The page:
Oh what luck.  The stormy days had kicked up an unusually large bounty of shells, and Rosemarie came back with a stunning array, including a very rare variant of the already rare Junonia, a “Chocolate” Junonia, so named because of the much darker and wider spots on this version.   Another woman in her group found a standard Junonia, the sort we now look down our noses at.  In all seriousness, the storm kicked up so many Junonias that we were getting reports of a handful more found by members of the shell tour over the next couple of days.  Someone joked that the Gulf Coast was going to have to come up with another Holy Grail of Shells since Junonias were getting too common. 

Chocolate Junonia (center)

That was a heck of a way to close out our Sanibel stay.  We will be back for sure, hopefully this Spring before we begin our travels out of Florida. 

This beautiful hermit crab gets to keep his shell.  

Up next: Family, family, family as we do pre-Christmas with the cousins, a Christmas day run back to Central Florida and down to Coral Springs.

A collection of the best finds from the group of six on this tour.

 

47 Months Fulltiming: November 2018 Report

The Distance:  581 miles as we bounced around from Florida’s Gulf Coast to Central Florida and down to Coral Springs.  This brings out 2018 total up to 9,722.  With our December plans we should easily crack 10K.

The Places:  We departed Venice on the first of the month, and then went back and forth between Lake Monroe Park (weekends) and Wekiwa Springs State Park (weekdays) for 22 days before heading south to Coral Springs for five days around Thanksgiving.  Then it was over to Periwinkle Park on Sanibel Island to start a one month stay.  We had full hook ups for 17 days, partial (electric and water) for 7, and stayed with family for 6.

The Budget:  16% underbudget, which is good, but not what we had hoped for this month considering our limited mileage, four markets, six days staying free with family and another week in the low cost county park on Lake Monroe.  This means it will be near impossible for us to get under budget for the year in December since we will be spending three weeks at an expensive place, doing Christmas, and prepping for Key West.  Our overage will be a very small percent of the annual budget, so we will get back on track in January.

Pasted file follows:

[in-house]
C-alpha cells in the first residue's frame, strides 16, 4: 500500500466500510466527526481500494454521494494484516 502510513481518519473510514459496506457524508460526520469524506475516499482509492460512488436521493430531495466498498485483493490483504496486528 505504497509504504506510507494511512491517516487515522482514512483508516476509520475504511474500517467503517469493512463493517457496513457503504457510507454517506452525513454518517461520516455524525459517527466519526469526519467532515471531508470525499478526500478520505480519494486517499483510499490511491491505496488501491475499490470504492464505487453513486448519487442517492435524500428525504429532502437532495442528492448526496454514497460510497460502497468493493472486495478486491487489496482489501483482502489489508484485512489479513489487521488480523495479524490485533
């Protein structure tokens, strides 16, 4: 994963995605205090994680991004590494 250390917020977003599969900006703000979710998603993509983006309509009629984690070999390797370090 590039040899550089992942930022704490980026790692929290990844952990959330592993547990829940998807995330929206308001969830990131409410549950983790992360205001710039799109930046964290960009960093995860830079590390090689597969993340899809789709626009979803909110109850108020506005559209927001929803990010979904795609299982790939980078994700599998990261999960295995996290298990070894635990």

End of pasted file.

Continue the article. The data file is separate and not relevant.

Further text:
PKM helping Rosemarie with a crafting project.

The Drama and the Improvements:   Nothing significant in this arena.  After our roof and other repairs/upgrades at the end of October, we are taking a break from anything costly until we get back on budget.

Our monthly reports so far this year:

January Monthly Report

February Monthly Report

March Monthly Report

April Monthly Report

May Monthly Report

June Monthly Report

July Monthly Report

August Monthly Report

September Monthly Report

October Monthly Report

First week of a month long stay in Sanibel

We have been coming to Periwinkle Park on Sanibel Island since our first year with our “training” RV, The Barracuda, a 1978 GM Motorhome, and we have returned a couple of times a year ever since.  As we have likely mentioned before, Periwinkle Park is your only RV option on Sanibel or Captiva unless you know someone with a house with room for you to park, or you snag one of the coveted work-camping jobs at Ding Darling National Preserve (for which there is a waiting list.) 

So with Periwinkle being the only game in town, they can charge steep prices: $58 a night, all in.  OK, so you are willing to bite the bullet and pay that price, but can you even get a reservation?  The park offers “right of first refusal” for the upcoming year to their regular Fall and Winter seasonal customers (The Forty-Niners, so named because originally there were 49 RV sites,) all of whom have been coming for more than a decade. 

It’s not just shells in Sanibel: there is some fantastic driftwood as well.

This means that if you want to stay for any significant length of time in the high season, you need to have been coming for years, slowly building up your stay length as the park management begins to remember you from previous visits and as one of the regulars stops coming.  And Forty-Niners are dedicated: we have met several that, once they became uncomfortable driving their rig all the way down from the north, they started storing their  in Fort Myers and paying someone to deliver it to Sanibel, timed to their arrival.  After six years of repeat visits, we were able to lock in a full month this year, our longest stay, between Thanksgiving and Christmas. 

Medium sized gator swimming away in that pic.

Oh, and the big monthly rate discount you often see at RV parks?  Here it is roughly a 16% decrease from the daily rate, and nothing more than that for an entire season.   This is not the most expensive place we have ever stayed, but it is certainly the priciest RV campground that we regularly visit.  Such an expenditure requires an offset, which is why we have stuck with the Naples Pine Ridge Farmers Market despite the inconvenience of driving their each Sunday and our variable success we have had.